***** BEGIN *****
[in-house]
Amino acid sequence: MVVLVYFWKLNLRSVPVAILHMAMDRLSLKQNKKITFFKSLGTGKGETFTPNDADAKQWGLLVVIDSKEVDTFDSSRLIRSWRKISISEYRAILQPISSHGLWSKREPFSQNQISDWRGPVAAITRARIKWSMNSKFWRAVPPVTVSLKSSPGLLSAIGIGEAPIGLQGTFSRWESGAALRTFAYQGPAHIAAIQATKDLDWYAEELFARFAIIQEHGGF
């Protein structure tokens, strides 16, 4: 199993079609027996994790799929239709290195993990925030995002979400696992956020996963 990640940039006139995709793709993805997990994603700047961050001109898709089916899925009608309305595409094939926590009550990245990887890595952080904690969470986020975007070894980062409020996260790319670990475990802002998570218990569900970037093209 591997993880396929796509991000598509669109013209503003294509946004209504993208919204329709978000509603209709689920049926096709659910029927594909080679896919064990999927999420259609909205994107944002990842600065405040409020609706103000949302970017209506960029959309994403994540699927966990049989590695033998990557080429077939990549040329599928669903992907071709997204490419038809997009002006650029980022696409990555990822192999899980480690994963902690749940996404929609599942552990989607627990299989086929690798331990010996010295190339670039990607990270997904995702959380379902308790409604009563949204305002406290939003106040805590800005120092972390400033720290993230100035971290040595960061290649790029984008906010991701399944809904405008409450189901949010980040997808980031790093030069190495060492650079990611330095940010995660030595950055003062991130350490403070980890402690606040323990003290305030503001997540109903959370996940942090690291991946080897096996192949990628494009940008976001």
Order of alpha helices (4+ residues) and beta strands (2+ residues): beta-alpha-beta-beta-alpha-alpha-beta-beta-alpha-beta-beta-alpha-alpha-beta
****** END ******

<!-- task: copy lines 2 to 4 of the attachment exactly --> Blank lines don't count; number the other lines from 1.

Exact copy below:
Amino acid sequence: MVVLVYFWKLNLRSVPVAILHMAMDRLSLKQNKKITFFKSLGTGKGETFTPNDADAKQWGLLVVIDSKEVDTFDSSRLIRSWRKISISEYRAILQPISSHGLWSKREPFSQNQISDWRGPVAAITRARIKWSMNSKFWRAVPPVTVSLKSSPGLLSAIGIGEAPIGLQGTFSRWESGAALRTFAYQGPAHIAAIQATKDLDWYAEELFARFAIIQEHGGF
């Protein structure tokens, strides 16, 4: 199993079609027996994790799929239709290195993990925030995002979400696992956020996963 990640940039006139995709793709993805997990994603700047961050001109898709089916899925009608309305595409094939926590009550990245990887890595952080904690969470986020975007070894980062409020996260790319670990475990802002998570218990569900970037093209 591997993880396929796509991000598509669109013209503003294509946004209504993208919204329709978000509603209709689920049926096709659910029927594909080679896919064990999927999420259609909205994107944002990842600065405040409020609706103000949302970017209506960029959309994403994540699927966990049989590695033998990557080429077939990549040329599928669903992907071709997204490419038809997009002006650029980022696409990555990822192999899980480690994963902690749940996404929609599942552990989607627990299989086929690798331990010996010295190339670039990607990270997904995702959380379902308790409604009563949204305002406290939003106040805590800005120092972390400033720290993230100035971290040595960061290649790029984008906010991701399944809904405008409450189901949010980040997808980031790093030069190495060492650079990611330095940010995660030595950055003062991130350490403070980890402690606040323990003290305030503001997540109903959370996940942090690291991946080897096996192949990628494009940008976001």
Order of alpha helices (4+ residues) and beta strands (2+ residues): beta-alpha-beta-beta-alpha-alpha-beta-beta-alpha-beta-beta-alpha-alpha-beta